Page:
I too thank you for posting this article! Just a few weeks ago I learned that I have celiac disease. Unfortunately, although I'm only 25 years old, I've had 22 metatarsal stress fractures (unknown cause, but occurring post reconstructive surgeries to both legs to correct birth defects), stress fractures in my forearms and hands (unknown cause, but I use crutches & wheelchair frequently due to previous & chronic pain), 2 fractured ribs (car accident), and stress fractures in my lower back (car accident). I feel like I'm made of glass. I too take supplements and make conscious efforts to have a diet rich in calcium. I'm encouraged that researchers and doctors are beginning to take a look at the relationship between celiac disease and bone fractures.

Best wishes for a full recovery, Katrina! Thank you for your blog as well! I'm in the throes of trying to figure out all this gluten-free stuff for the first time (it's overwhelming!), and I've found your blog as well as celiac.com to be very beneficial.




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Hi! My daughter is 19 was diagnosed at age 16. It took about 12-18 month s for her to fully heal from the damage and feel "normal" again. Also because of the damage done she had reactions to dairy, so you may want to try no or minimum dairy until youre fully healed. Just a suggestion. Hope you start feeling well soon!

Hi yall! New to this blog, but really glad it exists because I have lots of questions. First off, I'm Allie! I'm 17 and newly diagnosed Celiac after about 3 years of searching for answers. I initially went gluten-free on the recommendation of a friend, I felt better in about a month and then my pediatric gastroenterologist had me do the gluten challenge, and my symptoms were the worst they have ever been, and ones I barely noticed before became very present. I did the biopsy and was diagnosed, it's been about 2 weeks and my symptoms are still pretty bad, although my diet has no known sources of gluten or cross contamination. Wondering if anyone has any input on healing post gluten challenge, any tips or how long it took for you would be quite helpful! Thanks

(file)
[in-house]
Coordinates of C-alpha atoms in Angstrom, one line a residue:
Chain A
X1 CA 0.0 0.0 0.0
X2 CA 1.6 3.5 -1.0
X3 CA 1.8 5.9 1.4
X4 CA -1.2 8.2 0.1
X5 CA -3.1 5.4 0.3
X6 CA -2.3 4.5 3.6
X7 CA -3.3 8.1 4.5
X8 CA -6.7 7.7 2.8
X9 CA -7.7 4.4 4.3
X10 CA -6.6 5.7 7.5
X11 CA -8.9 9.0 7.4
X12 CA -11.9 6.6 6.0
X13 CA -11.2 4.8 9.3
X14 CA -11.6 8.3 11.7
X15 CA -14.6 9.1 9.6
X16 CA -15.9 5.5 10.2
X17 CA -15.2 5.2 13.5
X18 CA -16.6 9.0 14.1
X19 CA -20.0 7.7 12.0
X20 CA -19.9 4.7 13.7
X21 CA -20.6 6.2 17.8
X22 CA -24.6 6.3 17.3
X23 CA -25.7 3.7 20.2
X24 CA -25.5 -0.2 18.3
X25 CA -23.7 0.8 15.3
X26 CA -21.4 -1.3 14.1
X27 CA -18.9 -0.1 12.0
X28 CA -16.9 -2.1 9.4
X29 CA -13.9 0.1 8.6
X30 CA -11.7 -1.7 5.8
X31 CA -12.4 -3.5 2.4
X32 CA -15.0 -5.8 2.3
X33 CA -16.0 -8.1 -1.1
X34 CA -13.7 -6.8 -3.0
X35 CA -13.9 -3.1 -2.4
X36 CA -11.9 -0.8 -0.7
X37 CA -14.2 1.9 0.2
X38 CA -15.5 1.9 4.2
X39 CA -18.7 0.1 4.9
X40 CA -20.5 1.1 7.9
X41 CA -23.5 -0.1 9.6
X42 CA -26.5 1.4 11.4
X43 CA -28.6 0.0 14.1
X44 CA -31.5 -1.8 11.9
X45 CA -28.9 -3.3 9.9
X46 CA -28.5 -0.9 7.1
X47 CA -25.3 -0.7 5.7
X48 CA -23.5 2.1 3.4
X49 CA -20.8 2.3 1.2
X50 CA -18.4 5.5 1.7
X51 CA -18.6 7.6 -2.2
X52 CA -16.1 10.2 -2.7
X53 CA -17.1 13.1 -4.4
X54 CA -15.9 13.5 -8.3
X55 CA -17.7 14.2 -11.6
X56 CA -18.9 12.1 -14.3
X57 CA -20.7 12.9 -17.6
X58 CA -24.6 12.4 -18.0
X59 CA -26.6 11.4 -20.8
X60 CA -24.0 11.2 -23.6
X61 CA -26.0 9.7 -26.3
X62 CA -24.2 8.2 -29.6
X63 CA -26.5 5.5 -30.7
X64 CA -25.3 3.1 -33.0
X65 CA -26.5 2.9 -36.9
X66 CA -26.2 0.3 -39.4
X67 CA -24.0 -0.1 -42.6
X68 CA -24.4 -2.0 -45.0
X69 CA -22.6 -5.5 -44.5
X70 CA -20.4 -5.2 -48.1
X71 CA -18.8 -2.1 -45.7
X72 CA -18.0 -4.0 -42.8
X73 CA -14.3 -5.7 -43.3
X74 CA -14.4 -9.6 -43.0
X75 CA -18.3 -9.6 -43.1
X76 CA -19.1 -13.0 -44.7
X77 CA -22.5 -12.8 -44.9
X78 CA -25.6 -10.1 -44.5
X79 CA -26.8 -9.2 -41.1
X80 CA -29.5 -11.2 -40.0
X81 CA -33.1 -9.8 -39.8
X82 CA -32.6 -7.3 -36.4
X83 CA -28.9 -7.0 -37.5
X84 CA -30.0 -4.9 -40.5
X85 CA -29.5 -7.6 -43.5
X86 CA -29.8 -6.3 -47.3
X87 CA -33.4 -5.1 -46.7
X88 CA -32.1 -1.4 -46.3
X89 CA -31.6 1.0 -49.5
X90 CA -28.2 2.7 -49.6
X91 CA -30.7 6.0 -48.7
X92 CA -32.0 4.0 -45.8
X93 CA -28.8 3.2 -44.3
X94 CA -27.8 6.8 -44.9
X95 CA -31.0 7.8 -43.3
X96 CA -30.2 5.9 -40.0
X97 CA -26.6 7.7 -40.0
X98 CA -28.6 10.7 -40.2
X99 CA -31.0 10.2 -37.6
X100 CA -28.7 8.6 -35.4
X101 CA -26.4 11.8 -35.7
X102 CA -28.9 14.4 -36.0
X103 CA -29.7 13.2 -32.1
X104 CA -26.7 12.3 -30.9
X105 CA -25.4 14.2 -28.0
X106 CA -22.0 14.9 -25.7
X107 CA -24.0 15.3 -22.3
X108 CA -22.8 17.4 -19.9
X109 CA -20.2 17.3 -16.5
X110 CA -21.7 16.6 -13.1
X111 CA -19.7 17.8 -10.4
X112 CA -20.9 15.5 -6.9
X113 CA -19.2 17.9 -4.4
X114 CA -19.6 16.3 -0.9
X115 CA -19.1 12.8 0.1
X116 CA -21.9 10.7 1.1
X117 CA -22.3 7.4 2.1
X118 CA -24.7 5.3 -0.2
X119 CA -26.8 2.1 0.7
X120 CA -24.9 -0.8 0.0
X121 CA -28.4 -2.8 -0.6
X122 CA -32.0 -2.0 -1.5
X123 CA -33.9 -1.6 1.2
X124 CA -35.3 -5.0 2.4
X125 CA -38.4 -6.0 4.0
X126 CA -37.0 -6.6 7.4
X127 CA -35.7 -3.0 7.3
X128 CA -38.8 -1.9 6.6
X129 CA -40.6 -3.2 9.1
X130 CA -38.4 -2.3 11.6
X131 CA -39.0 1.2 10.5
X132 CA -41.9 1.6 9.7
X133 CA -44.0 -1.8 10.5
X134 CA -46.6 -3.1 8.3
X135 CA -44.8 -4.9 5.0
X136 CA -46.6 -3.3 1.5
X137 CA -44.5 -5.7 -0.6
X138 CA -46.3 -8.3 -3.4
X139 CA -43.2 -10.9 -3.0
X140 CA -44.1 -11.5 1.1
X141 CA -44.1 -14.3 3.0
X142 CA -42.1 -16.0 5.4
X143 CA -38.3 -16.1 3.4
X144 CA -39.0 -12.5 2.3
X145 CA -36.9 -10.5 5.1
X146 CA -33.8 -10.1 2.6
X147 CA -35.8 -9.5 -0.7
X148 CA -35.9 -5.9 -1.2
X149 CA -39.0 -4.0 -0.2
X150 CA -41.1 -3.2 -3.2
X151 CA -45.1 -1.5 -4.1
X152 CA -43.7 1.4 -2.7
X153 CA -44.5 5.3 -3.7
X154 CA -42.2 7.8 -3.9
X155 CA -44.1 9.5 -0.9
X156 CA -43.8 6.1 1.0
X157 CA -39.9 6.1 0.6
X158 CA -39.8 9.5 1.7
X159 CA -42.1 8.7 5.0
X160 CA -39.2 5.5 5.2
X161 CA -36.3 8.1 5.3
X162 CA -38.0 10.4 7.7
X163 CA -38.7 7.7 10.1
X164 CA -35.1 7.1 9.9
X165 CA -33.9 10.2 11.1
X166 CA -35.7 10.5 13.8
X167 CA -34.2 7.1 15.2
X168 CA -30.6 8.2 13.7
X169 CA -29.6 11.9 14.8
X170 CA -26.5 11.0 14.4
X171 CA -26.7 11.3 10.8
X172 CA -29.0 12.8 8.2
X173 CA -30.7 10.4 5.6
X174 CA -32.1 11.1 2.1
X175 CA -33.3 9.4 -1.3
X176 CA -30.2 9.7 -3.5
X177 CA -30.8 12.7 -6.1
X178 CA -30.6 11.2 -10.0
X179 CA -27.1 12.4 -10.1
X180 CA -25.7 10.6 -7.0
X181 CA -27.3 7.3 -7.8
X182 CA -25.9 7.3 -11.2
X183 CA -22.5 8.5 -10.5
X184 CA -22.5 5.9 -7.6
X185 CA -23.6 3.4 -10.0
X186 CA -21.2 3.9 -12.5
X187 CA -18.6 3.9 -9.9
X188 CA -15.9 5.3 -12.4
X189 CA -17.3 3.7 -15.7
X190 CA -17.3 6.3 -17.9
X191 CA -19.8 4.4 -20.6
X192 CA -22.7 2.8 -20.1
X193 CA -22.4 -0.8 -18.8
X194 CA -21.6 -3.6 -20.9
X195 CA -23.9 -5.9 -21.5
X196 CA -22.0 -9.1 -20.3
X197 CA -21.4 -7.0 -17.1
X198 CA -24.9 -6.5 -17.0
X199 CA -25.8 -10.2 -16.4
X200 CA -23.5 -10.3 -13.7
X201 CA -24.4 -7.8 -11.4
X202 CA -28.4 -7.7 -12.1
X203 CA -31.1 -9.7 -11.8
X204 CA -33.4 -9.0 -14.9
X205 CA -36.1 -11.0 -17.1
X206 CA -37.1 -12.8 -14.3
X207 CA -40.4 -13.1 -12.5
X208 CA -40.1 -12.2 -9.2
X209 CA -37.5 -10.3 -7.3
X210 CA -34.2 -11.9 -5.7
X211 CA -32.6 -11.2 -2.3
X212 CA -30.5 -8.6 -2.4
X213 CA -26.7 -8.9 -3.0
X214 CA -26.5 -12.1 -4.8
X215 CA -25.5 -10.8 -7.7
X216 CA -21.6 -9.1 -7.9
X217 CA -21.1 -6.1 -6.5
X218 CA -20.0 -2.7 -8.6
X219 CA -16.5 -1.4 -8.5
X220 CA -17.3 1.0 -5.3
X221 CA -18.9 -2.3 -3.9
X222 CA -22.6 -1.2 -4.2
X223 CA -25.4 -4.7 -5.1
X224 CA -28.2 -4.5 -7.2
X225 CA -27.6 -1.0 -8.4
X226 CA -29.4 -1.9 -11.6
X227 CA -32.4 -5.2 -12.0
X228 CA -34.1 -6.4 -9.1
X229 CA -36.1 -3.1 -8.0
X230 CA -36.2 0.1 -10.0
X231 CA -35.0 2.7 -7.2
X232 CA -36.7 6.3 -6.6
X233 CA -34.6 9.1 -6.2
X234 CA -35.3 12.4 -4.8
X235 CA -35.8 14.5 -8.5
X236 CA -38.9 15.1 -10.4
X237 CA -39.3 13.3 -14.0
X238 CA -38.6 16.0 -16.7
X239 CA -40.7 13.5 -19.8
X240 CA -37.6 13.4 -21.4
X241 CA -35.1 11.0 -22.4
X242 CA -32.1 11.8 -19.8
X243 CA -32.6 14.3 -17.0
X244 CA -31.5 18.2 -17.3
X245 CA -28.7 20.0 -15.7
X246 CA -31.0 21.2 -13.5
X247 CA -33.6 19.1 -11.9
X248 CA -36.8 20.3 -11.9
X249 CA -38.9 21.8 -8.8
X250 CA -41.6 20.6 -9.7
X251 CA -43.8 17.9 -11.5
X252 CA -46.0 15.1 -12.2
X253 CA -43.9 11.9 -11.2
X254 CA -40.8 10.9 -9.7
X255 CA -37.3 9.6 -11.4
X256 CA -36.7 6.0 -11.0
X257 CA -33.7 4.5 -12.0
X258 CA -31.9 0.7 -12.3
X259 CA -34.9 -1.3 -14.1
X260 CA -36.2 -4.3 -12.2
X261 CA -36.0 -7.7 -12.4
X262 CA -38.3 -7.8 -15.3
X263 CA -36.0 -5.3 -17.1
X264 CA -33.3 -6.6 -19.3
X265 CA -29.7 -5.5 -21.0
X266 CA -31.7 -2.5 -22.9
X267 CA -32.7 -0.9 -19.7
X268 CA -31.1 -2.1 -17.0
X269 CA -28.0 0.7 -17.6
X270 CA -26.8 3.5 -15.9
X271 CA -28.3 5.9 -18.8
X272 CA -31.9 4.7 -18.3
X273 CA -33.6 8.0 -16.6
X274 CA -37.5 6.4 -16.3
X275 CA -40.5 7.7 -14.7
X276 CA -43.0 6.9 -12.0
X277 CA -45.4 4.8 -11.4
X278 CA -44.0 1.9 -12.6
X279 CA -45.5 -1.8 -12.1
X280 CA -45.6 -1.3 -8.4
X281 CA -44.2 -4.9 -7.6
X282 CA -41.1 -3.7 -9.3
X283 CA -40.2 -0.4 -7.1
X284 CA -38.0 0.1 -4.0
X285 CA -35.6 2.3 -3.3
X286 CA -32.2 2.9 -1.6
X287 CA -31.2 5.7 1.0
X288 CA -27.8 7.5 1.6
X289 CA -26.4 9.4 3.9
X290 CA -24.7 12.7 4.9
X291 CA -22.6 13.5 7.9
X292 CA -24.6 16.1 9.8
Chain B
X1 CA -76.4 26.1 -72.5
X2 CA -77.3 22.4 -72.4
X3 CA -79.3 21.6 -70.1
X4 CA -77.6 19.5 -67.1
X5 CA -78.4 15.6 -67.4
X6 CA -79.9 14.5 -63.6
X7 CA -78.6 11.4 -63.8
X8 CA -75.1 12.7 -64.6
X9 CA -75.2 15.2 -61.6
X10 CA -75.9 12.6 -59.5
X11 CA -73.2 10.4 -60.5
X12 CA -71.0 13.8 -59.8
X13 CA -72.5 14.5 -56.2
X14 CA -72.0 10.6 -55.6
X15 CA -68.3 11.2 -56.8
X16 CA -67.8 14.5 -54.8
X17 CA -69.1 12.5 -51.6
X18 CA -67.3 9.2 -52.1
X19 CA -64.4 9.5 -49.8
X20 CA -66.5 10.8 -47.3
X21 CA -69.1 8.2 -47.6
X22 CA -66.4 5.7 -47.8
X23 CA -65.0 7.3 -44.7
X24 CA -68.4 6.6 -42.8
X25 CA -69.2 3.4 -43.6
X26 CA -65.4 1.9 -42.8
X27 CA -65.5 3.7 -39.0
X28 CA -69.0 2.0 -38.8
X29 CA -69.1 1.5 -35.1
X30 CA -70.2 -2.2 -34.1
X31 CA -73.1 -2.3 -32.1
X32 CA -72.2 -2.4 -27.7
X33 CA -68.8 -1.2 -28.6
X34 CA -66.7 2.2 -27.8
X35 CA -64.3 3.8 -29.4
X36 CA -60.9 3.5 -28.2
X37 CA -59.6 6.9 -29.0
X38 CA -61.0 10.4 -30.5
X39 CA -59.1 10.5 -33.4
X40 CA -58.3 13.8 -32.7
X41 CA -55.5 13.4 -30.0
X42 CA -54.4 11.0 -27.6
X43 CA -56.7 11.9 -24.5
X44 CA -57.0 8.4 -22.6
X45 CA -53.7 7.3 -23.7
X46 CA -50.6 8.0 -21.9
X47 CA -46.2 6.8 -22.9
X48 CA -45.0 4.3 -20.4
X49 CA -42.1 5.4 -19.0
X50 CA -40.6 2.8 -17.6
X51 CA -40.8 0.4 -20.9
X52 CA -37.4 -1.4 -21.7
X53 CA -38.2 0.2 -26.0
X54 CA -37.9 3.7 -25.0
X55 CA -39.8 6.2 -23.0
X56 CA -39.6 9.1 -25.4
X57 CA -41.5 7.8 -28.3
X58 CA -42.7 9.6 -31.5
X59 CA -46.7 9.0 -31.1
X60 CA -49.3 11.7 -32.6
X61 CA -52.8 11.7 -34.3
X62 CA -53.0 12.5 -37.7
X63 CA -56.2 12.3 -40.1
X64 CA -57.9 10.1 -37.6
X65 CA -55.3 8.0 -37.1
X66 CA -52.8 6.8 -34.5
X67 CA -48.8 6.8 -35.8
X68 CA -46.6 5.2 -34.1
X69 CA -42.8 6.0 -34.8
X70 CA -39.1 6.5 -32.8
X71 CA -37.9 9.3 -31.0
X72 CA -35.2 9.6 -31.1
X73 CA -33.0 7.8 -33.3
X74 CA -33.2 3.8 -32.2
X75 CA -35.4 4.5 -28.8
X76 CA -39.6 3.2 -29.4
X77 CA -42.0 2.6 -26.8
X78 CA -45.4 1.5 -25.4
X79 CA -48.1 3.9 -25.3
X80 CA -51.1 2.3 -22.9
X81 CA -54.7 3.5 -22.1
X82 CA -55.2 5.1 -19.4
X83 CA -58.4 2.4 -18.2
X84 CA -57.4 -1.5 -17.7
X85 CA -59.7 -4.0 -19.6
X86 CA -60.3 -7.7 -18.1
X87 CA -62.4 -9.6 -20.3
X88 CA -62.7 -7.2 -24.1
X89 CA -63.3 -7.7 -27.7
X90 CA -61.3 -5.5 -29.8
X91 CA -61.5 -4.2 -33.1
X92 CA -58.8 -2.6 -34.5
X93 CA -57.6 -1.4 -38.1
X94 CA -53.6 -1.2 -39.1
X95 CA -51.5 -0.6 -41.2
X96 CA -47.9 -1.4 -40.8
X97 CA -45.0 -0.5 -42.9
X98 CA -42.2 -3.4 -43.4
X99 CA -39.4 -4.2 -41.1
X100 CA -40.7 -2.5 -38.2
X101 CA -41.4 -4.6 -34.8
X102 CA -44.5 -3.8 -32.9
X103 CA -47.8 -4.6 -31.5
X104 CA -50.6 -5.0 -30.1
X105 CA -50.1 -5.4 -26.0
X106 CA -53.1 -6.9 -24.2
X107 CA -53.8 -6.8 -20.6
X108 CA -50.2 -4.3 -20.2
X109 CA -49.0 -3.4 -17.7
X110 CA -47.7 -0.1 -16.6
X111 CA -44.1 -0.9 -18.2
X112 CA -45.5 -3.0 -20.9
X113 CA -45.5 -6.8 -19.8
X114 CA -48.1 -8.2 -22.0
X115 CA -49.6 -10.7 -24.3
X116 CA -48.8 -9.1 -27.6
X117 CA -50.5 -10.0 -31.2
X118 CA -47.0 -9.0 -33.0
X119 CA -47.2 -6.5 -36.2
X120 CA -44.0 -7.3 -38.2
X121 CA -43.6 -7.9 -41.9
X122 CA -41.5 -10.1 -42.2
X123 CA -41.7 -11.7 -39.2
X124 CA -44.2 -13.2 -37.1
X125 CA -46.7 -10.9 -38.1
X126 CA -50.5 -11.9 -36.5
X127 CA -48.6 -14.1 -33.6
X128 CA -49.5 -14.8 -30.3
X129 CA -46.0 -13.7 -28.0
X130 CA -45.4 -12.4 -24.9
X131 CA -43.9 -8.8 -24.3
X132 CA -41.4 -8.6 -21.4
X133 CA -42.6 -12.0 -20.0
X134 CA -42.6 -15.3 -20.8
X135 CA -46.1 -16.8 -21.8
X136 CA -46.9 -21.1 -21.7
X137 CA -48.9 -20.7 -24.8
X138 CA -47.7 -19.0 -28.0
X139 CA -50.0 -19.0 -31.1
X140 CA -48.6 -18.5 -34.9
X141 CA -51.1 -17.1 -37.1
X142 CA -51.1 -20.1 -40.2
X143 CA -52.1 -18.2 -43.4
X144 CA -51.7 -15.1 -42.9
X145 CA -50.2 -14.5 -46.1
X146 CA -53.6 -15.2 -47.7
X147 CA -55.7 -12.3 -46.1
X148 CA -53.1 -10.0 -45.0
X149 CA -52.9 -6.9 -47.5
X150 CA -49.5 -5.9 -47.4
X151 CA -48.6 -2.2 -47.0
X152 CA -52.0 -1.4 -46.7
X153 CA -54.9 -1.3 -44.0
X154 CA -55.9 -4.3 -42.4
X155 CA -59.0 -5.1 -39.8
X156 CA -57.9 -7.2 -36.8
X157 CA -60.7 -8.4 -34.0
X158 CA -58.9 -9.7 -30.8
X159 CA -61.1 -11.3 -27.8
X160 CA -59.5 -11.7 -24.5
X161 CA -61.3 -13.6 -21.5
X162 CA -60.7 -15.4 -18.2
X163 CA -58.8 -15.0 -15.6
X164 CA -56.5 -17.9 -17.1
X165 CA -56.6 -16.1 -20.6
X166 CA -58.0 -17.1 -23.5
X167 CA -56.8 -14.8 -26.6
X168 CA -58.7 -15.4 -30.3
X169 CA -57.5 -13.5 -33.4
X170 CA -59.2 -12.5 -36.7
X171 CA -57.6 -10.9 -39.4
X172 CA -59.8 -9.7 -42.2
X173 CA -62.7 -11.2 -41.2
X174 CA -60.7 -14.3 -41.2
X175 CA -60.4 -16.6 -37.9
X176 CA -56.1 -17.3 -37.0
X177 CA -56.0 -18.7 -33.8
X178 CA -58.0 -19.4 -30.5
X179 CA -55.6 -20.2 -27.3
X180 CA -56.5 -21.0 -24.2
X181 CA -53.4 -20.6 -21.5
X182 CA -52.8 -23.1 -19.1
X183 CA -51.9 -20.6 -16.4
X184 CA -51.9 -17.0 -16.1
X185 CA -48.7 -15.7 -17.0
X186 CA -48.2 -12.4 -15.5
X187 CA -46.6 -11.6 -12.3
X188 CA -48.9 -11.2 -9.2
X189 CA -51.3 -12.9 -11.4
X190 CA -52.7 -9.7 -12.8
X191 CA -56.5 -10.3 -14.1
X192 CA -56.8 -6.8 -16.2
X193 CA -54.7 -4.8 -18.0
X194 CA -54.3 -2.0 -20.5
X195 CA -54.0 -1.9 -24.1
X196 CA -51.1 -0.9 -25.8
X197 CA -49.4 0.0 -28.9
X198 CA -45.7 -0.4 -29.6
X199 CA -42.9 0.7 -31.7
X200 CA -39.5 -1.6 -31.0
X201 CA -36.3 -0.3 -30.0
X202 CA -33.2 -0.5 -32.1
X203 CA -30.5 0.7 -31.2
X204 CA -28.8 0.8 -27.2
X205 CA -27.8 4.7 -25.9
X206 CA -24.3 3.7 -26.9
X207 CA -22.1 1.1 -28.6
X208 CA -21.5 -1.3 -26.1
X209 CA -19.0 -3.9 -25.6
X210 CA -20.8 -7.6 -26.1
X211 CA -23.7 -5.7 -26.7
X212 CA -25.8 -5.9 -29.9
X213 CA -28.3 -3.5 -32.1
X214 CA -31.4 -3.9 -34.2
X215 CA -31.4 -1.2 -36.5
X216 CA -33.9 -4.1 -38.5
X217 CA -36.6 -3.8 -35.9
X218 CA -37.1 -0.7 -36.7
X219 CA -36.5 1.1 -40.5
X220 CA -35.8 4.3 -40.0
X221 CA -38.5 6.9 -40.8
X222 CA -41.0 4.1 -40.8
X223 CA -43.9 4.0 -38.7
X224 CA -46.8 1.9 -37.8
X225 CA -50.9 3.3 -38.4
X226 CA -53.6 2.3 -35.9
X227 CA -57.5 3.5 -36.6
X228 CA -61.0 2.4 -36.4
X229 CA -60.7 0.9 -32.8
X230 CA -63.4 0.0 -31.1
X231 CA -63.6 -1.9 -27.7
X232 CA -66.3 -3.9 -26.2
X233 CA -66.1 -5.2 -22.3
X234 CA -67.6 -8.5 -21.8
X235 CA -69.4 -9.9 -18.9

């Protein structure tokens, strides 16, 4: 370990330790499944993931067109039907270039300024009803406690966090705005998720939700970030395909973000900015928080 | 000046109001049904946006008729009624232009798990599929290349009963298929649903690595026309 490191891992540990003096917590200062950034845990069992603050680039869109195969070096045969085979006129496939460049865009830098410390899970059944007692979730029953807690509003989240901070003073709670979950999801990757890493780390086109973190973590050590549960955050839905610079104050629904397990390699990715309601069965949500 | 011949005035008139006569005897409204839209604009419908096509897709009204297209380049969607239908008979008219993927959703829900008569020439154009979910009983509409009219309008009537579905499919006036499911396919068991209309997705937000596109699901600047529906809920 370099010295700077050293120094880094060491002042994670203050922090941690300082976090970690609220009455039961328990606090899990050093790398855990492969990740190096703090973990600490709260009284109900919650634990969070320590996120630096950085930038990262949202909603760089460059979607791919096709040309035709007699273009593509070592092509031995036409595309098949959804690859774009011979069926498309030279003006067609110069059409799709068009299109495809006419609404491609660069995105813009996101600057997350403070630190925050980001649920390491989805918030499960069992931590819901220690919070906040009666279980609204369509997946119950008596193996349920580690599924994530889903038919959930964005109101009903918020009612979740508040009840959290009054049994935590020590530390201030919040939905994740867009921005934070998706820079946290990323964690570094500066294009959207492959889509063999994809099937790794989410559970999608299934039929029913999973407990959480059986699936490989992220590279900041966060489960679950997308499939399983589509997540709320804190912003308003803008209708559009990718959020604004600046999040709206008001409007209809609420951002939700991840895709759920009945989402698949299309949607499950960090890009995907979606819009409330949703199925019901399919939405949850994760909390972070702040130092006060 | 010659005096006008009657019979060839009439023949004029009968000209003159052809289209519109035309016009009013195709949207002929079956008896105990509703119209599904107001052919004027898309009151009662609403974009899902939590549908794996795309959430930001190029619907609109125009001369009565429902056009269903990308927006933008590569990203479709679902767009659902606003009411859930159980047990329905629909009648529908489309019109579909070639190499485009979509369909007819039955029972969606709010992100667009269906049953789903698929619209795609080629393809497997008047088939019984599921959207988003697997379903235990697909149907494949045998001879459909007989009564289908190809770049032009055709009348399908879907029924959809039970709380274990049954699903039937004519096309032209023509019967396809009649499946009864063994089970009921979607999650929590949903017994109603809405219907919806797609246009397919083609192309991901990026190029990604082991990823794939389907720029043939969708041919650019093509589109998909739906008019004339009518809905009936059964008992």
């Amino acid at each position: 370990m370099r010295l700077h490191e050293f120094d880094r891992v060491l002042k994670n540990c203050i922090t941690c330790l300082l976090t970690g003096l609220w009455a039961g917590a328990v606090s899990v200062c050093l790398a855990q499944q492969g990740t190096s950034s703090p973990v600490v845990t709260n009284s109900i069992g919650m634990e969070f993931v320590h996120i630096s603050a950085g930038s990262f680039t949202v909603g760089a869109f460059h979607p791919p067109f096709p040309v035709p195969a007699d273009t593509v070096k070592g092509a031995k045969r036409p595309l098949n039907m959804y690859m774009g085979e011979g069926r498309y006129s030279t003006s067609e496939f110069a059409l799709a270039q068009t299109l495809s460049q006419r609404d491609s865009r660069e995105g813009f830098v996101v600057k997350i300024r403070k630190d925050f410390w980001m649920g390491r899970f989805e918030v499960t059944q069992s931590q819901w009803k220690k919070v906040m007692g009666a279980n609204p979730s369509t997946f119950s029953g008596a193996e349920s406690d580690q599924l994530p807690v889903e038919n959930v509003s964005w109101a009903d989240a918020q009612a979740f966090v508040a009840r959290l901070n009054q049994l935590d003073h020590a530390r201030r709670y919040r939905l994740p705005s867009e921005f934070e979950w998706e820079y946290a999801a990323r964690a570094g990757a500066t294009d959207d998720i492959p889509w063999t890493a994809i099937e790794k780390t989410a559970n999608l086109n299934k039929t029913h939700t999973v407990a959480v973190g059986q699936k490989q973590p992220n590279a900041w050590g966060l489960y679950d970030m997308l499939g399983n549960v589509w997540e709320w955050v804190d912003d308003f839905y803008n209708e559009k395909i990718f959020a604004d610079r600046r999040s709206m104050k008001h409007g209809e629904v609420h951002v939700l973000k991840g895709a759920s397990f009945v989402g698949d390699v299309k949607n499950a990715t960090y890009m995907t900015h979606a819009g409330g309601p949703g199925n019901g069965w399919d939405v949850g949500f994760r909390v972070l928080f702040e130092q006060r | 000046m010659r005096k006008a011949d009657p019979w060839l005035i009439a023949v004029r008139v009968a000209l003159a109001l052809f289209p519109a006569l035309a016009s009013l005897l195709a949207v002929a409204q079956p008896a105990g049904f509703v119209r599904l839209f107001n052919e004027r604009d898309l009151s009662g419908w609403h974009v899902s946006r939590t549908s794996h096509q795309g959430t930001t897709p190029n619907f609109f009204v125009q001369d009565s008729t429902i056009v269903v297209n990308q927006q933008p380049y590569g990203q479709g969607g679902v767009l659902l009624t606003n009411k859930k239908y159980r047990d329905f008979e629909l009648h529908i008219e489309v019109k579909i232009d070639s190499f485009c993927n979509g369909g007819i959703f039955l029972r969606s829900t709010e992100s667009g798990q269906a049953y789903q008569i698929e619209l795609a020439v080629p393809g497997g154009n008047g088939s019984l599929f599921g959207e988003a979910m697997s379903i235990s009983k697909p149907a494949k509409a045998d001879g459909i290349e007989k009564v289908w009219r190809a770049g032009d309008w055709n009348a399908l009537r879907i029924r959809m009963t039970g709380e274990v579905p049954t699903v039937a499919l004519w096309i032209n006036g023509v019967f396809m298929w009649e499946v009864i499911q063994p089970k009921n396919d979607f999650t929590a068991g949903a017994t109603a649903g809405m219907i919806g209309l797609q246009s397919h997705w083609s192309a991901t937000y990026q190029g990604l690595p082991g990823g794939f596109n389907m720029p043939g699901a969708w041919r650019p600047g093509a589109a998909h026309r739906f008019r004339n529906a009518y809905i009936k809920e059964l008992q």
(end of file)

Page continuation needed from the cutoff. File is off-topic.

Might want to look into a keto diet, I have UC on top of celiacs and keto is working great Yeah I have major nerve and brain issues with gluten, gluten ataxia with nerve issues and brain issues. Seems to cause my body to attack my brain and nerve system. My brain stumbles fogs, and starts looping, the confusion causes me to become really irritable, I call it going Mr Hyde. Like my mind will start looping constantly on thoughts and not move driving me literally mad, or it used to. Now days it is primary the numbness anger but the gut issues and sometimes random motor loss limit me motionless to the floor now days for the duration of the major anger effects. Used to be a lot more mental then painful gut. I did a mental trauma post on it on while back where I came out about all my mental issues with gluten.

^^^^^^ good info, tips and tricks^^^^^^^^^ yes, crumbs will make you sick. also, breathing flour/pancake mix, etc that is in the air because eventually, you're going to swallow some.

Hello I was diagnosed Dec 15 of last year and went totally gluten-free the next day. I actually got worse before I got better - it's a steep learning curve - but now, 4 1/2 months later I'm finally seeing improvement. Hang in there.